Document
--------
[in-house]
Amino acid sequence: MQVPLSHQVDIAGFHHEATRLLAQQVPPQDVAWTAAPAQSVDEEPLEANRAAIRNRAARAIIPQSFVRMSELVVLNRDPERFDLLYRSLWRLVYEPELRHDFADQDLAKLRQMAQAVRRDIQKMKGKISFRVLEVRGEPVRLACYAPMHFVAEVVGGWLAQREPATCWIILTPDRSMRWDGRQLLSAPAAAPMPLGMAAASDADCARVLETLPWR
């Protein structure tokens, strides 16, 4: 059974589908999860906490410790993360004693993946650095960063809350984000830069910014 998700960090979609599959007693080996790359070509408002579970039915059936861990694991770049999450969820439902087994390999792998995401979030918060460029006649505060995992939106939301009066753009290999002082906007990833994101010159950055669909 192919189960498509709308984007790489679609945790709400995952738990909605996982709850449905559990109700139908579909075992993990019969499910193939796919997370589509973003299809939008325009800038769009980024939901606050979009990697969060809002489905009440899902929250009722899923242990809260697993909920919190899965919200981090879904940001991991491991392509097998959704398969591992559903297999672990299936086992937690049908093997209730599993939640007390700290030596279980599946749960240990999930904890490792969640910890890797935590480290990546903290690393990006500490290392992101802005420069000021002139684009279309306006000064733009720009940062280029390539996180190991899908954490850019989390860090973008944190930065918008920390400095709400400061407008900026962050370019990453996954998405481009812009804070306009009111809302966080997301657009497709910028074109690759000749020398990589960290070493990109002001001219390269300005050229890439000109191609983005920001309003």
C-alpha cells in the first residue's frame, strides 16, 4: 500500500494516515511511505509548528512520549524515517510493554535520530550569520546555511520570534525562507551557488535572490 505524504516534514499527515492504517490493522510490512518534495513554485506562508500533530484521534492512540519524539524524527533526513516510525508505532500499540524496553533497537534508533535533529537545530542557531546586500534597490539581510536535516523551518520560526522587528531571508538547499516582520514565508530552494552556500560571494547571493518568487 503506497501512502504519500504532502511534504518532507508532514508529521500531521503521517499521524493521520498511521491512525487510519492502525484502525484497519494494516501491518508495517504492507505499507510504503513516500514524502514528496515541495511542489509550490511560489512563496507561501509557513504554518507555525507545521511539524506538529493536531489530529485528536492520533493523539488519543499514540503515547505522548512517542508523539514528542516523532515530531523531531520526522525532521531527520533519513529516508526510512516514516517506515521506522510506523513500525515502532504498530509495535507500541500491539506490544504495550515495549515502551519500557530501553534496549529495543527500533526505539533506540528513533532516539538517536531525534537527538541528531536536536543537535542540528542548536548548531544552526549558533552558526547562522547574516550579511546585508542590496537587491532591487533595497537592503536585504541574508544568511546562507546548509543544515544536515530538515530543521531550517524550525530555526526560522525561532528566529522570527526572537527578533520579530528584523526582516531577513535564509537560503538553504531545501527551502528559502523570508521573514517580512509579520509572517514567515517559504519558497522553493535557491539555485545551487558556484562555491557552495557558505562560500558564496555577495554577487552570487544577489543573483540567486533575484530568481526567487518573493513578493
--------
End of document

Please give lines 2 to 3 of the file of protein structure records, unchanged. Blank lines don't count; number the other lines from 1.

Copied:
Amino acid sequence: MQVPLSHQVDIAGFHHEATRLLAQQVPPQDVAWTAAPAQSVDEEPLEANRAAIRNRAARAIIPQSFVRMSELVVLNRDPERFDLLYRSLWRLVYEPELRHDFADQDLAKLRQMAQAVRRDIQKMKGKISFRVLEVRGEPVRLACYAPMHFVAEVVGGWLAQREPATCWIILTPDRSMRWDGRQLLSAPAAAPMPLGMAAASDADCARVLETLPWR
């Protein structure tokens, strides 16, 4: 059974589908999860906490410790993360004693993946650095960063809350984000830069910014 998700960090979609599959007693080996790359070509408002579970039915059936861990694991770049999450969820439902087994390999792998995401979030918060460029006649505060995992939106939301009066753009290999002082906007990833994101010159950055669909 192919189960498509709308984007790489679609945790709400995952738990909605996982709850449905559990109700139908579909075992993990019969499910193939796919997370589509973003299809939008325009800038769009980024939901606050979009990697969060809002489905009440899902929250009722899923242990809260697993909920919190899965919200981090879904940001991991491991392509097998959704398969591992559903297999672990299936086992937690049908093997209730599993939640007390700290030596279980599946749960240990999930904890490792969640910890890797935590480290990546903290690393990006500490290392992101802005420069000021002139684009279309306006000064733009720009940062280029390539996180190991899908954490850019989390860090973008944190930065918008920390400095709400400061407008900026962050370019990453996954998405481009812009804070306009009111809302966080997301657009497709910028074109690759000749020398990589960290070493990109002001001219390269300005050229890439000109191609983005920001309003």